http://www.uci.ch/mm/Document/News/News/18/33/27/2017-UCI-Jerseys-guideline_Neutral.pdf

As far as I know, if your jersey doesn't match that it won't be approved and you can't wear it, A check of past British Champion Jerseys would confirm if this is true. You would have to check the regulations of say, the Spanish Cycling Federation, to see if they are as strict as the British regulations. I don't read Spanish so I'm afraid I can't.


Greg Daniels had to wear the generic US jersey he was presented with, with a sponsor decal on it as his teams initial design did not meet US cycling's specifications. Brad Huff too. This is a good example as they used to allow more elaborate designs but decided to rein it in. Good report here:

https://cyclingtips.com/2016/06/stars-and-stripes-saga-the-backstory-behind-greg-daniels-missing-national-champions-jersey/

So I think in general the assumption is correct. National bodies can have requirements and enforce the design of their championship jerseys and some do. Whether the Belgian federation have to or it's just become so standard that no-one would dare vary it I don't know.


Thanks for the references. But my point is, what if the team don't want the jersey to look as the national federation requires? If the nat fed says Ikerider can't wear Stretchanrip's design, what can they do to enforce it? He is still champion, and is still employed by Dodgy. Would they really withdraw his licence to race? The Foolish federation don't have international copyright over the use of those colours, so they can't practically dictate how they are displayed. And as the Foolish fed don't have any jurisdiction beyond their borders (and I'm not sure that they have that degree of authority in races on their own patch), what difference does it make if they disapprove?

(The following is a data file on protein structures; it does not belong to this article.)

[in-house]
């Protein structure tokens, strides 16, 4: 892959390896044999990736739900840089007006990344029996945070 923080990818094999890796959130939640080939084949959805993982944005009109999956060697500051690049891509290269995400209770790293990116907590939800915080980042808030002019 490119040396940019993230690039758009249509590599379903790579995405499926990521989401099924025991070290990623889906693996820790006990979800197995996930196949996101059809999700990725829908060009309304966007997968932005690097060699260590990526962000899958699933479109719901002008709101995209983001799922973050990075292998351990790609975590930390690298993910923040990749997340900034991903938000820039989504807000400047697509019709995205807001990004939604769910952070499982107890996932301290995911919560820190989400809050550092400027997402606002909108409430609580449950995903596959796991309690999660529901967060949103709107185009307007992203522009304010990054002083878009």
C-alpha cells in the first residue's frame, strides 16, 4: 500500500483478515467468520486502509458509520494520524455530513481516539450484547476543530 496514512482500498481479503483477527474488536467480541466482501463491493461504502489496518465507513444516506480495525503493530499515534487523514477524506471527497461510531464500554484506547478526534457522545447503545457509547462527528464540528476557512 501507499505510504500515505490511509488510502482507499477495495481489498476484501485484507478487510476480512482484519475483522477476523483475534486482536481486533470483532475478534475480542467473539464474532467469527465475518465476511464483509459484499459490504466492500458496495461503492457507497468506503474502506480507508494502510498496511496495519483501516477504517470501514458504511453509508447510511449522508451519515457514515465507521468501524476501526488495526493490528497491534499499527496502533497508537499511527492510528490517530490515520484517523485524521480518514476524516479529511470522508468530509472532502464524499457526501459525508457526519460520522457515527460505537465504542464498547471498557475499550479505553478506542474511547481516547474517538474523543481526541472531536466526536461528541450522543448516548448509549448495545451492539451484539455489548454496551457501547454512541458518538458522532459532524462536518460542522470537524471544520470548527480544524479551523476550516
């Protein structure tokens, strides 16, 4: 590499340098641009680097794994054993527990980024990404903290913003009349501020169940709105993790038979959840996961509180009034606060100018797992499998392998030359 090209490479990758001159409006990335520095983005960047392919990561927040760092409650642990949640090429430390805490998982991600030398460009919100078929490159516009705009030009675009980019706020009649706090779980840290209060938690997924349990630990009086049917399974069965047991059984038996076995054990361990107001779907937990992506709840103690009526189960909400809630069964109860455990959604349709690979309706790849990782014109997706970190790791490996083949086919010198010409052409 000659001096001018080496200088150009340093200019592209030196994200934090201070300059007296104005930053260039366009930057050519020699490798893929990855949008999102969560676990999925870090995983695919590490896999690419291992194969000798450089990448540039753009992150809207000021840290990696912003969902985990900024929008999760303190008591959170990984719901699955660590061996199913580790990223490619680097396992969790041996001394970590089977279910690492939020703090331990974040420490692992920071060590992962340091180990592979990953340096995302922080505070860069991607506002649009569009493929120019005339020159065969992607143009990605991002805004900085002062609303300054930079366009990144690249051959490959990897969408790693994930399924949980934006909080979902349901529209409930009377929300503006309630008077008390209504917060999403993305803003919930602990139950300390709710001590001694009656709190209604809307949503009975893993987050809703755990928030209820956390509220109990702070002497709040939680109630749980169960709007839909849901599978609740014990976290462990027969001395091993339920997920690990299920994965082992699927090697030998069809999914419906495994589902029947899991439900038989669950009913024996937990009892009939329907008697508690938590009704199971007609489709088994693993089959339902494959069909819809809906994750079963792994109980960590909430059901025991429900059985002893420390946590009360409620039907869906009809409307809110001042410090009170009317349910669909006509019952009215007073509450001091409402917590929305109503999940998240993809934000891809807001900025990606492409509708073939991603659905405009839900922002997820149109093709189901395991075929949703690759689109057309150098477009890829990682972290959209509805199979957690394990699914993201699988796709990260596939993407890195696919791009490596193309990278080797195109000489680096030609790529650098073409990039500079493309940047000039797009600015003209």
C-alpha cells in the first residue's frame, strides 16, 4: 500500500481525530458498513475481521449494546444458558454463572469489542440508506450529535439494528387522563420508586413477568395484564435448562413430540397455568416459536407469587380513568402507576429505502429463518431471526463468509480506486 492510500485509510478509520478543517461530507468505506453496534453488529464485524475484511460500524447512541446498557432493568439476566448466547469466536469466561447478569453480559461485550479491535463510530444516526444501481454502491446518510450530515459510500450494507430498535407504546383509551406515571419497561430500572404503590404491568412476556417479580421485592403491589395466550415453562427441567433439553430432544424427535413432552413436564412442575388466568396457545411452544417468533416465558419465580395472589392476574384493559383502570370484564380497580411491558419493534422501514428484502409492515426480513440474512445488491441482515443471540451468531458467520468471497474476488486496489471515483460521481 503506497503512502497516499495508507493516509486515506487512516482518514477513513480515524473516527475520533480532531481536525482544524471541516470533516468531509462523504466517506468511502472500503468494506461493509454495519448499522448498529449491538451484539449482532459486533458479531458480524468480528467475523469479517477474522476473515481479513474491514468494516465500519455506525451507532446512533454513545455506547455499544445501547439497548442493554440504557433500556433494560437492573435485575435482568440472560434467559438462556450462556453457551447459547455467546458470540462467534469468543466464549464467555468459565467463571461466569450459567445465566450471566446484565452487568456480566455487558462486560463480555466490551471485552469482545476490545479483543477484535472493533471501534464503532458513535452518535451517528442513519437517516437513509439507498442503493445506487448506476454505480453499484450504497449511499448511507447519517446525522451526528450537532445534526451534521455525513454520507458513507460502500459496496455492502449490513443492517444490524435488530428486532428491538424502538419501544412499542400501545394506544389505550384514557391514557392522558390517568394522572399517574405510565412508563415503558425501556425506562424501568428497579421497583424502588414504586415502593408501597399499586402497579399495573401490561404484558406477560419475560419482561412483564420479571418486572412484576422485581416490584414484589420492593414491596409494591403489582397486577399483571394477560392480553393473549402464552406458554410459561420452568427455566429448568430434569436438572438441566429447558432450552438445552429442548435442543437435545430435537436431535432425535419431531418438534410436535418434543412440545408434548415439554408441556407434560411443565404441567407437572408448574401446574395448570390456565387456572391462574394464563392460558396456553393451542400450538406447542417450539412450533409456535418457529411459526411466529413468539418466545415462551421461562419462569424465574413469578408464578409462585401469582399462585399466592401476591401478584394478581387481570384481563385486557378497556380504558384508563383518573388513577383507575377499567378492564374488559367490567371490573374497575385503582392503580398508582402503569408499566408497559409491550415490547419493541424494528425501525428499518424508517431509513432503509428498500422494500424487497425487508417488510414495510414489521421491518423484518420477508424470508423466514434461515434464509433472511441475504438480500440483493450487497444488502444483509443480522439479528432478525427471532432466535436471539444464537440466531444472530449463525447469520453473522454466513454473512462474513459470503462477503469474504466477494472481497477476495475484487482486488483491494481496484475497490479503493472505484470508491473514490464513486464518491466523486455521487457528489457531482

Of course their is good publicity for the team in making a good kit, and there is usually respect for tradition, but the fact that teams tend to minimise champions' national insignia on jersey shows that there is tension between desire to fly the flag and sponsors' requirements.